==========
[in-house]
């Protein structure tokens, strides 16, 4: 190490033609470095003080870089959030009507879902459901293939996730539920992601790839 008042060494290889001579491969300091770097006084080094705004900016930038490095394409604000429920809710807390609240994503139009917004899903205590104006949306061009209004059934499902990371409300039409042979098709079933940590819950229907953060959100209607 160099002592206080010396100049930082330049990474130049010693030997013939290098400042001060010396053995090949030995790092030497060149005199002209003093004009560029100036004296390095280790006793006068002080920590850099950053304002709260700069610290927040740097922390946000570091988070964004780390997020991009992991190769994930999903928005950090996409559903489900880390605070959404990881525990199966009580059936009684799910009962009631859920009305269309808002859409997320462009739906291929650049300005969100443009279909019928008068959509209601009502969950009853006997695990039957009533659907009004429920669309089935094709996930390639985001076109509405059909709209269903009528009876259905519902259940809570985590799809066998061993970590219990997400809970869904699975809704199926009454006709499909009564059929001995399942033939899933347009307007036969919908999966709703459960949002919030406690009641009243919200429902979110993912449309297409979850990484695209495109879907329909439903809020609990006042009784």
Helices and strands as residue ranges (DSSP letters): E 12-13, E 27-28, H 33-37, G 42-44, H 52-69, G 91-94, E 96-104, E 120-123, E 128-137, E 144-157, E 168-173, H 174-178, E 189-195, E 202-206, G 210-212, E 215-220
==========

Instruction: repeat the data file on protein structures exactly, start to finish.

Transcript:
[in-house]
């Protein structure tokens, strides 16, 4: 190490033609470095003080870089959030009507879902459901293939996730539920992601790839 008042060494290889001579491969300091770097006084080094705004900016930038490095394409604000429920809710807390609240994503139009917004899903205590104006949306061009209004059934499902990371409300039409042979098709079933940590819950229907953060959100209607 160099002592206080010396100049930082330049990474130049010693030997013939290098400042001060010396053995090949030995790092030497060149005199002209003093004009560029100036004296390095280790006793006068002080920590850099950053304002709260700069610290927040740097922390946000570091988070964004780390997020991009992991190769994930999903928005950090996409559903489900880390605070959404990881525990199966009580059936009684799910009962009631859920009305269309808002859409997320462009739906291929650049300005969100443009279909019928008068959509209601009502969950009853006997695990039957009533659907009004429920669309089935094709996930390639985001076109509405059909709209269903009528009876259905519902259940809570985590799809066998061993970590219990997400809970869904699975809704199926009454006709499909009564059929001995399942033939899933347009307007036969919908999966709703459960949002919030406690009641009243919200429902979110993912449309297409979850990484695209495109879907329909439903809020609990006042009784």
Helices and strands as residue ranges (DSSP letters): E 12-13, E 27-28, H 33-37, G 42-44, H 52-69, G 91-94, E 96-104, E 120-123, E 128-137, E 144-157, E 168-173, H 174-178, E 189-195, E 202-206, G 210-212, E 215-220